Time for Music to party

28 September 2012

Chamber soloists

New Zealand Chamber Soloists: Lara Hall, James Tennant and Katherine Austin.

The University of Waikato’s Music programme is 25 years old and there’ll be two concerts to celebrate the achievement - a variety showcase on Saturday 13 October and a gala concert on Sunday afternoon 14 October.

“We’ve come a long way in 25 years,” says Programme Convenor Associate Professor Martin Lodge, “and we’re still growing.”

In 1987 two determined women, Margaret Crawshaw and Mona Ross, got performance teaching started with piano and singing. Now the Music Programme offers teaching in many other instruments and full streams of music history, composition and digital technology. Founding academic staff included senior lecturer and co-ordinator of music Guyon Wells, and Associate Professor Ian Whalley, who today leads the digital technology programme.

“About ten years ago the University invested strategically in several key appointments in Music,” says Dr Lodge. “Every member of staff was and still is a practitioner – a professional composer, a professional performer or a published musicologist. And it wasn’t long before we added postgraduate, masters and doctoral qualifications to our programme. Our focus has always been on quality – that’s what we’re good at. All this happened through a vision, and a willingness to work very hard for a sustained period of time.”

Hard work pays off


Student pianist: Andrew Leathwick, semi-finalist in last year’s Vlassenko Australasian Piano Competition

It has paid off; in 2006 Music at Waikato was ranked number one in New Zealand in the government’s PBRF research rankings.

Martin Lodge and colleague Michael Williams founded the contemporary music ensemble Okta in 2001. It was Hamilton's first - and so far only - group specialising in the performance of contemporary classical music and is still based at the University.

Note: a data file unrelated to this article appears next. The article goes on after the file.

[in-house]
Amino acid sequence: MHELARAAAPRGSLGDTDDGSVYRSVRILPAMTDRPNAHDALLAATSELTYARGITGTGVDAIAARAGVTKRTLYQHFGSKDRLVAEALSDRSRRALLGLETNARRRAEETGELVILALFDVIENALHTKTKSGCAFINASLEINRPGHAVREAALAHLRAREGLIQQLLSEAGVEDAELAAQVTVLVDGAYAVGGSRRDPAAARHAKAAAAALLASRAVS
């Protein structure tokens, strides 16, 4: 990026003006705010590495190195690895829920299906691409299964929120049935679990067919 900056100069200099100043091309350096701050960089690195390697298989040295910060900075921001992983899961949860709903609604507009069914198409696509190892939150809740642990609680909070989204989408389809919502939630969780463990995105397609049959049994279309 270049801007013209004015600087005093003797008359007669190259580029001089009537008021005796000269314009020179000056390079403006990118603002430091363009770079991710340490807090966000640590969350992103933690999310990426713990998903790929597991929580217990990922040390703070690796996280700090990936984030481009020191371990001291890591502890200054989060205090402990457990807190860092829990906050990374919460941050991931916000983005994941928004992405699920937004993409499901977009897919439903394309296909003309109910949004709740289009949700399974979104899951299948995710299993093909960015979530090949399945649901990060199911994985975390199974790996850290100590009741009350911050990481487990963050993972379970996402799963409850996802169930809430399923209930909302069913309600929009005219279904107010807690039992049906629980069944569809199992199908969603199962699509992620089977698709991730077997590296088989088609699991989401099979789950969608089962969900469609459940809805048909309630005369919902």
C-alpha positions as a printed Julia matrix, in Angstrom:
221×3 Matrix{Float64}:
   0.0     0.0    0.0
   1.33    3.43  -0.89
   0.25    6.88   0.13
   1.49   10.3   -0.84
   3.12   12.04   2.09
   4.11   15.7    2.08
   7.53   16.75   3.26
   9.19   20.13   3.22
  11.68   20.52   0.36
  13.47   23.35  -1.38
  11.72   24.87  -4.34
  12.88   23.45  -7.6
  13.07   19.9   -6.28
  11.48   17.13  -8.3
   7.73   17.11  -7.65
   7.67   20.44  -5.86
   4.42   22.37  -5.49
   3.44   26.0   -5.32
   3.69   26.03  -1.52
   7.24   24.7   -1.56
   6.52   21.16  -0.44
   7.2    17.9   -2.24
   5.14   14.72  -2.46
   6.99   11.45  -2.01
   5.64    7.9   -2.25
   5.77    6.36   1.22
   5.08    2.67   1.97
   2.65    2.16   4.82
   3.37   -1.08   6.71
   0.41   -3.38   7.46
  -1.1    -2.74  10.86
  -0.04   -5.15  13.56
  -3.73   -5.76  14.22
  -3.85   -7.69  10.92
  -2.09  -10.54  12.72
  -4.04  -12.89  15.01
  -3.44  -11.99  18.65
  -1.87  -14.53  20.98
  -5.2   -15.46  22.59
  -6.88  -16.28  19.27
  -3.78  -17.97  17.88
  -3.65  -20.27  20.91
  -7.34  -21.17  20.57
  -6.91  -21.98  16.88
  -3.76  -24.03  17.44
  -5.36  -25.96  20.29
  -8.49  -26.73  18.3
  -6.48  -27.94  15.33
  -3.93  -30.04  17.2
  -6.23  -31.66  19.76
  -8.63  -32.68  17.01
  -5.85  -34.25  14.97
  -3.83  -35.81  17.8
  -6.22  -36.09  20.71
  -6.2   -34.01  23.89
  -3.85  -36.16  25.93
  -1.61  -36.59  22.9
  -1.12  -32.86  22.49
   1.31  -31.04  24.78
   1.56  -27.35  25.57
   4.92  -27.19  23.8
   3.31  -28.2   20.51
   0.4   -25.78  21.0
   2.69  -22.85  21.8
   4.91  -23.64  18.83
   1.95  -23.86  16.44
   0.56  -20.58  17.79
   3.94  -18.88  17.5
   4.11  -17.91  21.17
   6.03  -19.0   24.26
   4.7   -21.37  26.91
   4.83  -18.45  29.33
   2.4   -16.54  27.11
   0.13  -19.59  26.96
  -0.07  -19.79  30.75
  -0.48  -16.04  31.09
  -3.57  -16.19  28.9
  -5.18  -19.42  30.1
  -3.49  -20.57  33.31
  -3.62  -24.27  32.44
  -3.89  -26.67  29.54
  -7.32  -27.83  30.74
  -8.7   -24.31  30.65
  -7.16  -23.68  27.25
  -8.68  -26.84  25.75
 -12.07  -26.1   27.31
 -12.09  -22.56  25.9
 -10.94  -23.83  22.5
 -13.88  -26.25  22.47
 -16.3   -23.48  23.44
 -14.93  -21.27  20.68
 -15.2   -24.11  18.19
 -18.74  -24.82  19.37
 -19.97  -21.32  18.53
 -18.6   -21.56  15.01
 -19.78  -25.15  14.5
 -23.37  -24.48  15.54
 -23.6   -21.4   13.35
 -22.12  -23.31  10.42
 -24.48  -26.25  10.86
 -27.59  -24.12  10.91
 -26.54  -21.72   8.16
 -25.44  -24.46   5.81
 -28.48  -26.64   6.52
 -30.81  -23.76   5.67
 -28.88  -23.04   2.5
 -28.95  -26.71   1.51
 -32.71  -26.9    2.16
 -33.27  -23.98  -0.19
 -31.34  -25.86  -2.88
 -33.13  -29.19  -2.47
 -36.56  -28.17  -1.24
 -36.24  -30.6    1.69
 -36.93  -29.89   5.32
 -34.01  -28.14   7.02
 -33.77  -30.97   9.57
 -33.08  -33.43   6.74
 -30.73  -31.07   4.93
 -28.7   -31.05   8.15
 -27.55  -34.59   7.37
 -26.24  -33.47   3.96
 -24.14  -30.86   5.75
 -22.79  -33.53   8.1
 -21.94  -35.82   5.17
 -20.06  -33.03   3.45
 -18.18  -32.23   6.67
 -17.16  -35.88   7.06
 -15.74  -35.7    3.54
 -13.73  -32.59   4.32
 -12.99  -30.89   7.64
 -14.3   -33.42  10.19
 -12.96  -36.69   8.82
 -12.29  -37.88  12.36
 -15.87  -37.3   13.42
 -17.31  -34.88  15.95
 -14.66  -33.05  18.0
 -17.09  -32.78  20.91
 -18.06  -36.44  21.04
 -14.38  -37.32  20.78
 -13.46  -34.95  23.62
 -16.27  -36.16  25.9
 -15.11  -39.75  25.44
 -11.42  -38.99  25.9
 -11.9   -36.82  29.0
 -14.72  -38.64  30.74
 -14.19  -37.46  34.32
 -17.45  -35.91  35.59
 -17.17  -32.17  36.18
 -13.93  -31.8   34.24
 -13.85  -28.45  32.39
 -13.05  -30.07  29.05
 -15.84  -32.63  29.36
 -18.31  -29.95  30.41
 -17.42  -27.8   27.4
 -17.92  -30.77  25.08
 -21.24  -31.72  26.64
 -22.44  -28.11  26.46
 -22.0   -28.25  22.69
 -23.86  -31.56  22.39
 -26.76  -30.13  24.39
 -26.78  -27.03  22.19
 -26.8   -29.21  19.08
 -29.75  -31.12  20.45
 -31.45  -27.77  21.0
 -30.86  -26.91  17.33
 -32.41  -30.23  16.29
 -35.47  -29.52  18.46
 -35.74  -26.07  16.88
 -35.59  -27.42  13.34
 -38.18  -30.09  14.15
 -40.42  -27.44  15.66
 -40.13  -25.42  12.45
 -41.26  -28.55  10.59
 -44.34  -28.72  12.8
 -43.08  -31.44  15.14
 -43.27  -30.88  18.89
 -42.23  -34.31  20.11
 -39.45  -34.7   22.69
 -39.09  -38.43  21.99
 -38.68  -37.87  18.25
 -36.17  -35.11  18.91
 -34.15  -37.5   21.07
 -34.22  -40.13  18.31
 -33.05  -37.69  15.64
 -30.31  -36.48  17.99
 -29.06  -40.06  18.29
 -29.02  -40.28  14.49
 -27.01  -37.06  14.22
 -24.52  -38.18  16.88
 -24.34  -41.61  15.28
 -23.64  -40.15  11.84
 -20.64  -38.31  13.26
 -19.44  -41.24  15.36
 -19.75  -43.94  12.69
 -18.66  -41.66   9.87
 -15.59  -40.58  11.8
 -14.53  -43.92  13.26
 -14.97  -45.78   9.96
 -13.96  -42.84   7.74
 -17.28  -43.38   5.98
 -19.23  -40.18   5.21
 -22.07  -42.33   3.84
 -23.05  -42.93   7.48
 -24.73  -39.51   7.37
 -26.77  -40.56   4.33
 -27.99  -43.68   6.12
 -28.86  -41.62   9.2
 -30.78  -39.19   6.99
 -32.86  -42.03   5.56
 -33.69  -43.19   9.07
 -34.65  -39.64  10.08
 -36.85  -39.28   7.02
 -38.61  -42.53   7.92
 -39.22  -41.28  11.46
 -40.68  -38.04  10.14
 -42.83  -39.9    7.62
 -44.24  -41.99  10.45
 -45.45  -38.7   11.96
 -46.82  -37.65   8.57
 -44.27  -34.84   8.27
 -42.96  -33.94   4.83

This year alone Michael Williams was a finalist in the New Zealand Silver Scroll Awards for his opera Juniper Passion and Martin Lodge’s CD Toru received excellent reviews. The New Zealand Chamber Soloists, all teachers at the University, have toured Europe to critical acclaim. Dame Malvina Major joined the staff in 2012 and her contribution to the programme has been extensive in a short-time. Senior lecturer David Griffiths, known for his contemporary operas, has just returned from Italy where he was invited to compose a new work for the International Festival of Infiorata in Rome. Lara Hall leads the Opus Chamber Orchestra and Ian Whalley continues international work in the development of electroacoustic music over high-speed internet.

Dr Lodge says it’s also pleasing to see students having success at home and overseas. “We place a lot of emphasis on benchmarking what we do to a strong international level, and what it takes to achieve on the world stage. Students need to realise that more than just technical expertise is needed to be a really successful, creative musician.”

The Variety Showcase

For the 25th celebrations, the Variety Showcase on Saturday October 13 will feature top music students and alumni. The Sunday Gala Concert will feature New Zealand Chamber Soloists, Dame Malvina Major and performances by other staff. Both concerts will be held at the Gallagher Academy of Performing Arts and tickets can be purchased there or from Ticketek.